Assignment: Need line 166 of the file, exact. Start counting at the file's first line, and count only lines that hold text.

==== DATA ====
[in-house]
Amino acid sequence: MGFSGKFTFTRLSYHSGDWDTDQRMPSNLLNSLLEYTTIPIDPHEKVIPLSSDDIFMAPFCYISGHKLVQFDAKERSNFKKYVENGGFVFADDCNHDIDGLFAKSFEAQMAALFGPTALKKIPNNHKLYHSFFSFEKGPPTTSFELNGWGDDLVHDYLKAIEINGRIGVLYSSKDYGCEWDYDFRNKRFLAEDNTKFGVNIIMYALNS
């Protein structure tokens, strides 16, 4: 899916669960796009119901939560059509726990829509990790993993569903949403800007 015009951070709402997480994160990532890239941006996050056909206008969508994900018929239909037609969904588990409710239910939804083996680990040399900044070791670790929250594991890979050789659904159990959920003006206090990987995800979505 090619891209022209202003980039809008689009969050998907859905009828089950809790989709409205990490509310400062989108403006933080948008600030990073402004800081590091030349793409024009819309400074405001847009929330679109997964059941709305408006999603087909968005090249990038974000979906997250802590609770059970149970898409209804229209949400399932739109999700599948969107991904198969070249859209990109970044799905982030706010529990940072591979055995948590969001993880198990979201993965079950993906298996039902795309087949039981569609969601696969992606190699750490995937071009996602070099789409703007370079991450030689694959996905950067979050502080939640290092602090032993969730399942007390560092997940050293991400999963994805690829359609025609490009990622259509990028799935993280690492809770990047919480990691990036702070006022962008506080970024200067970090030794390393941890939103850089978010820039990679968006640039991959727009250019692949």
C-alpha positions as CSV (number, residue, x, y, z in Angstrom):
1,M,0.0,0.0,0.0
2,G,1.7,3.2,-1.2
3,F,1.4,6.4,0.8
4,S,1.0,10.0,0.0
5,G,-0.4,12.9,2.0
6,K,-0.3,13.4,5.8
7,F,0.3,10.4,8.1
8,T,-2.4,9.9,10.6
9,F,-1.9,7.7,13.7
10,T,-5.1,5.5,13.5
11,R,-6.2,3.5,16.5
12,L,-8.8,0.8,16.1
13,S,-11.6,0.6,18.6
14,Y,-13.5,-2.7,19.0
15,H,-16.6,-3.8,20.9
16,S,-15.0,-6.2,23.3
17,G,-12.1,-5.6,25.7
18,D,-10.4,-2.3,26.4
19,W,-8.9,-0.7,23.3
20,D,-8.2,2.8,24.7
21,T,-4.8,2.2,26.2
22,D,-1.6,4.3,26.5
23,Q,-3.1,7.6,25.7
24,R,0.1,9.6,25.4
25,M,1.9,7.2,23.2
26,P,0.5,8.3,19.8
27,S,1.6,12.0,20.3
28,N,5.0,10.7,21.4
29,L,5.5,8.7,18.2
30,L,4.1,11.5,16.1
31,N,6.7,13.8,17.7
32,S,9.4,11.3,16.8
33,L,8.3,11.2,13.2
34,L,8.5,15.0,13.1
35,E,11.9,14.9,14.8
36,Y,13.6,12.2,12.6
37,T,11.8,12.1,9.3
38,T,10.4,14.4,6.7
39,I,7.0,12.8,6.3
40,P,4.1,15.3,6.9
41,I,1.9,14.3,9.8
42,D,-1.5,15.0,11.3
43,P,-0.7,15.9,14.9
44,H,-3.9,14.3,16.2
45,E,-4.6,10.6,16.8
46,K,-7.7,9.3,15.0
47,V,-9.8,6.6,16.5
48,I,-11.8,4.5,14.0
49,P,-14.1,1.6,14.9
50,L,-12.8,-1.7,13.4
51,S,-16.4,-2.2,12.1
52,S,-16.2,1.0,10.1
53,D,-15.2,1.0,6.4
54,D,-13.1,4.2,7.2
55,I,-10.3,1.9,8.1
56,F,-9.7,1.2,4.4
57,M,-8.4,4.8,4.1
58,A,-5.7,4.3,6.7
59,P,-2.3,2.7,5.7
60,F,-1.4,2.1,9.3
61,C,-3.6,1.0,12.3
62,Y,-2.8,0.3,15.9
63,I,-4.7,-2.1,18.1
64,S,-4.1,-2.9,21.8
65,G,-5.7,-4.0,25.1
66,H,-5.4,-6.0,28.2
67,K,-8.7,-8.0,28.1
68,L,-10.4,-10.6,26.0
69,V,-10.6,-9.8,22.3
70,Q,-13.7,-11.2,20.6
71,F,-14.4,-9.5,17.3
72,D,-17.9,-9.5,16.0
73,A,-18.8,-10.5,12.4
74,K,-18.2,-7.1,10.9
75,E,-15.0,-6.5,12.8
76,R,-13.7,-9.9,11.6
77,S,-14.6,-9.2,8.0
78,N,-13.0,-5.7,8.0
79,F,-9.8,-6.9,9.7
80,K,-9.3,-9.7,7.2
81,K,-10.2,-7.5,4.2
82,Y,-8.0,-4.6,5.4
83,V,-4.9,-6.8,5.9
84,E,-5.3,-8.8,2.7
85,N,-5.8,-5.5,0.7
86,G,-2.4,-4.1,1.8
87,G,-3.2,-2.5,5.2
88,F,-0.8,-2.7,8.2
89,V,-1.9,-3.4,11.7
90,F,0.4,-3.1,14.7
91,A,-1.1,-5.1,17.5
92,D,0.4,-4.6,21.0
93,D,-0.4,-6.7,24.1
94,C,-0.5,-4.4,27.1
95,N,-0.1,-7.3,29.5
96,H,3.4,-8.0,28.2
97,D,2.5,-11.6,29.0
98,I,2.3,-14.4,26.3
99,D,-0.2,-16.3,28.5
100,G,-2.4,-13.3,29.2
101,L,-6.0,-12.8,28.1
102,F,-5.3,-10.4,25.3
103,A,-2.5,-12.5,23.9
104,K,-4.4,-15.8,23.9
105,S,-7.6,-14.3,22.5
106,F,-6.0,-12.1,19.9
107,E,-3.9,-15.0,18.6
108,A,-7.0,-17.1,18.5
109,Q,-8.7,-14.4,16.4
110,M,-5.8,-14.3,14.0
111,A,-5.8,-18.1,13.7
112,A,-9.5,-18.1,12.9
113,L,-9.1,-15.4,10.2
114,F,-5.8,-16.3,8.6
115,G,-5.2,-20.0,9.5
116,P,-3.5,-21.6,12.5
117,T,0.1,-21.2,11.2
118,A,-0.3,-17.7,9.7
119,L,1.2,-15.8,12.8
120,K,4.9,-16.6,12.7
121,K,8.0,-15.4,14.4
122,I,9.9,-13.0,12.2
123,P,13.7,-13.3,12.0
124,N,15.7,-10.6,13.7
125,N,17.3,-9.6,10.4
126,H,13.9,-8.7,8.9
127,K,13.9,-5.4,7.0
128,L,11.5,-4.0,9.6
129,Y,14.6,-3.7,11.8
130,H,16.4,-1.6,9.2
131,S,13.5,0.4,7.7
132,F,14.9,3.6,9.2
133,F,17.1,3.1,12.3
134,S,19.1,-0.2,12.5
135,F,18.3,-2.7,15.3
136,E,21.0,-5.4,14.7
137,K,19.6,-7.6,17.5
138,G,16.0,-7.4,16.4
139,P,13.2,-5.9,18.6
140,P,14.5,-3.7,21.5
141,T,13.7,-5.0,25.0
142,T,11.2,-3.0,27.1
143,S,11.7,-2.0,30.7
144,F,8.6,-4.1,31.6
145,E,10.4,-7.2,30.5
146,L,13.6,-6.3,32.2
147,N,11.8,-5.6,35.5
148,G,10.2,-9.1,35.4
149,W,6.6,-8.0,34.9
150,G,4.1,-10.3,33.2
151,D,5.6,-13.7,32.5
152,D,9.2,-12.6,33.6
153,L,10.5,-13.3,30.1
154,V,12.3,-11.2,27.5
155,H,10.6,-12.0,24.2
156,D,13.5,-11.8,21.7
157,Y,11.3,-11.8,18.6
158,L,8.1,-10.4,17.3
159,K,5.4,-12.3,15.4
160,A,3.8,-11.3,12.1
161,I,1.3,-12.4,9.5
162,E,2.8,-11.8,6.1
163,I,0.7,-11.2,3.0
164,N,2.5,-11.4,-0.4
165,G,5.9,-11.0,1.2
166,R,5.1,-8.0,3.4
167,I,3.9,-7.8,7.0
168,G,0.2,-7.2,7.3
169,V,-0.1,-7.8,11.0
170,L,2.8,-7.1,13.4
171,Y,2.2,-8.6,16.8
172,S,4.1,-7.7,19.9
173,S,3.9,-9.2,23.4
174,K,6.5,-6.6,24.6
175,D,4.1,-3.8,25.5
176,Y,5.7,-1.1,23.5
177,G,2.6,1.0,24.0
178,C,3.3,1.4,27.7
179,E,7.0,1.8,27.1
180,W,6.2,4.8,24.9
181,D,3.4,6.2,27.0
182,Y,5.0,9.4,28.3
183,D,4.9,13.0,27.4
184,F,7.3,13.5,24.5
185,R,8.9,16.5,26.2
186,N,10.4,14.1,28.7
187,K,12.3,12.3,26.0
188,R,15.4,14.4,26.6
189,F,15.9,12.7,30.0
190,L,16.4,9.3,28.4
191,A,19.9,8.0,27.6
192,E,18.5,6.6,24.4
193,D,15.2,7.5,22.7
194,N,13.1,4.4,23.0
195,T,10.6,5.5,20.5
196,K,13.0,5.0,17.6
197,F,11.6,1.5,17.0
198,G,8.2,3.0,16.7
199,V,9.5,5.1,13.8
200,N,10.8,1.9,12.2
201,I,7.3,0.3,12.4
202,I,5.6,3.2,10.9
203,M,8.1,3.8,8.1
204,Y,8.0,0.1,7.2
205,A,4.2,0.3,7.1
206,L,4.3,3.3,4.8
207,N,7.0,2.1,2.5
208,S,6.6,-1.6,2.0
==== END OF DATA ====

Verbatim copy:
162,E,2.8,-11.8,6.1